The incident happened in the early hours of Friday 27 August 2010, when a Law Enforcement Detachment (LEDET) from Cape Verde, embarked on HMS Gloucester, boarded the suspect yacht.
The vessel, ‘Tortuga’, registered in Florida, was taken to Cape Verde where authorities discovered cocaine hidden within the rudder.
The operation was co-ordinated by the Maritime Analysis and Operations Centre - Narcotics (MAOC-N) based in Lisbon, acting on intelligence from a French Central Office against Illegal Narcotics Trafficking investigation.
The Royal Navy was asked for assistance and HMS Gloucester, en route south to the Falklands where she will spend the next seven months patrolling around UK overseas territories, was diverted to embark the Cape Verde LEDET and intercept the suspect yacht.
HMS Gloucester’s Commanding Officer, Commander David George, said:
The last thing a drug smuggler wants to be seeing as the sun comes up is a Royal Navy warship bearing down on him. He can’t run and he can’t fight.
HMS Gloucester provided the ideal launching pad for the Cape Verde law enforcement team to intercept these drugs. It’s fast, has long-range detection radar, and one of the fastest helicopters in the world, the Lynx Mk8.
There was no argument. Thanks to close co-operation between the Cape Verde authorities, international counter-narcotics agencies and the Royal Navy, millions of pounds’ worth of cocaine has been stopped from reaching our streets.
This is the first maritime operation of this nature undertaken by the UK with the Cape Verde authorities but comes after concerted efforts by the Royal Navy and the Serious Organised Crime Agency (SOCA) to develop the counter-narcotics capability of the area.
Just weeks ago Admiral Sir Trevor Soar, Royal Navy Commander-in-Chief Fleet, paid a visit to the headquarters of the MAOC-N in Lisbon, underlining the crucial role the Royal Navy and SOCA have in combating the effects of drugs on the UK’s and our allies’ streets.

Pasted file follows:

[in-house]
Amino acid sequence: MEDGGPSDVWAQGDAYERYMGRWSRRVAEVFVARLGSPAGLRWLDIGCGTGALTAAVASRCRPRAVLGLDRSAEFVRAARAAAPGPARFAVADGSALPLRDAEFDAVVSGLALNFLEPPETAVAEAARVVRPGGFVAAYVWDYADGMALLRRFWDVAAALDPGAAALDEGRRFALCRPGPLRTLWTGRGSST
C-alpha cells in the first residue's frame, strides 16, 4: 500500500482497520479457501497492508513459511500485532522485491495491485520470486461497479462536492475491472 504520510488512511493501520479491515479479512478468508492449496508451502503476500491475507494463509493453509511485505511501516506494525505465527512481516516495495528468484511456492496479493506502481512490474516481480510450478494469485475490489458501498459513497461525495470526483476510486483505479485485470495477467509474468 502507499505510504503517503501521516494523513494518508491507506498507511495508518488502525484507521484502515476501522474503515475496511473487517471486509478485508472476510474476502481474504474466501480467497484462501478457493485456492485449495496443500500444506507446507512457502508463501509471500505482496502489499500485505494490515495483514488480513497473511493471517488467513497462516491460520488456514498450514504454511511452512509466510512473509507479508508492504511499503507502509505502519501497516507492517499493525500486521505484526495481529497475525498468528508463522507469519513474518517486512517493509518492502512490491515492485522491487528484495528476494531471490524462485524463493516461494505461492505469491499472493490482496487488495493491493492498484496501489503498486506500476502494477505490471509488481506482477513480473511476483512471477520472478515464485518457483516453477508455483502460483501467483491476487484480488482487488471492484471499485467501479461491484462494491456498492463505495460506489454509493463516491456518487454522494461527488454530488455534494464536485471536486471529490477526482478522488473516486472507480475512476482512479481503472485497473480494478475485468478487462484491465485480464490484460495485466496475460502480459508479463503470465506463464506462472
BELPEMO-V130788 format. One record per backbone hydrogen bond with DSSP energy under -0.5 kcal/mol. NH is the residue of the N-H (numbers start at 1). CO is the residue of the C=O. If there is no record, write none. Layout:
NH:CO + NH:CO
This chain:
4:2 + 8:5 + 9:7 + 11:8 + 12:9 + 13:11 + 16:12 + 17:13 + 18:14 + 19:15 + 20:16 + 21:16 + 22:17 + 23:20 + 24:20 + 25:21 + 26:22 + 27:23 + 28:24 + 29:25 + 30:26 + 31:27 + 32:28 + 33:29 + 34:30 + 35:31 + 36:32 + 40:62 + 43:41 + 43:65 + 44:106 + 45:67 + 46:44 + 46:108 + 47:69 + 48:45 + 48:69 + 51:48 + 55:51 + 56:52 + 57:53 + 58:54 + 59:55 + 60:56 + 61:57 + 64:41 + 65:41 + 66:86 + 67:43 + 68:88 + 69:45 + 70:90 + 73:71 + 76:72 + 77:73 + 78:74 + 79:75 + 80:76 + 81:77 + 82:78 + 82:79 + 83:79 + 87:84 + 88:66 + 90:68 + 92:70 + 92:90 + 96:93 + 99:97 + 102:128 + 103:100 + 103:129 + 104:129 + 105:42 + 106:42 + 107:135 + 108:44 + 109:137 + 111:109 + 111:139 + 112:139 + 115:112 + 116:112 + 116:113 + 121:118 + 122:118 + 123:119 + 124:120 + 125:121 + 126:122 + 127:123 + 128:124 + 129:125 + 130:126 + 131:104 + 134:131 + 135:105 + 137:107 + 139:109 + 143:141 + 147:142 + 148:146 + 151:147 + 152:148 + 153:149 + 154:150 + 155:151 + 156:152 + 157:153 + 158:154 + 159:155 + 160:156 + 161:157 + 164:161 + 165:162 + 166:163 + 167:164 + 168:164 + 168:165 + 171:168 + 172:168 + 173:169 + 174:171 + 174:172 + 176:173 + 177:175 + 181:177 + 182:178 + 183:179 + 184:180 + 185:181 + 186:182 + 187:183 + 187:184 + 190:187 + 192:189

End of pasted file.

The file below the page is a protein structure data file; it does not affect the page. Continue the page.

Conor Shields, a SOCA officer seconded to MAOC-N as Head of the Joint Operations Co-ordination Centre, said:
MAOC-N is extremely grateful for the continued support of the Royal Navy and pleased at the fruition of the capacity-building efforts. The professionalism of the Cape Verde authorities was paramount in discovering the purpose-built concealment.
This is a perfect example of operational success underlined by the scale of multinational and multi-agency co-operation. It is with these collaborative, concerted efforts against common objectives we continue to target the organised crime groups which cause so much harm to our communities.
Defence Secretary Dr Liam Fox said:
This is another example of the great work the men and women of the Royal Navy carry out around the world which helps protect us at home. The Royal Navy plays a crucial role in intercepting drugs that could be destined for Britain’s streets. I am very proud of their efforts.
HMS Gloucester is a Type 42 destroyer with a lengthened hull for better sea-keeping qualities and greater endurance. The ship was built by Vosper Thornycroft at Woolston, Southampton, and launched on 2 November 1982 by Her Royal Highness The Duchess of Gloucester. The ship retains links with The Rifles regiment and the city of Gloucester.
MAOC-N is an international agency set up to co-ordinate counter-drug operations, targeting trans-Atlantic cocaine traffic by air and sea. The participating states are France, Ireland, Italy, the Netherlands, Portugal, Spain and the United Kingdom.
The USA has permanent representation and Cape Verde recently became observers. Other observers include Europol, the European Commission, the United Nations Office on Drugs and Crime, Brazil, Morocco, Germany and Canada.
The centre has been operational since 1 April 2007 and in that time has co-ordinated the seizure of over 45 tons of cocaine destined for the European market as well as over 30 tons of hashish.
Specialists from all the partner countries work side-by-side sharing and fusing intelligence before planning and co-ordinating the interdictions by air or sea. Its area of operations is the eastern Atlantic, from the Cape of Good Hope in southern Africa to the Norwegian Sea.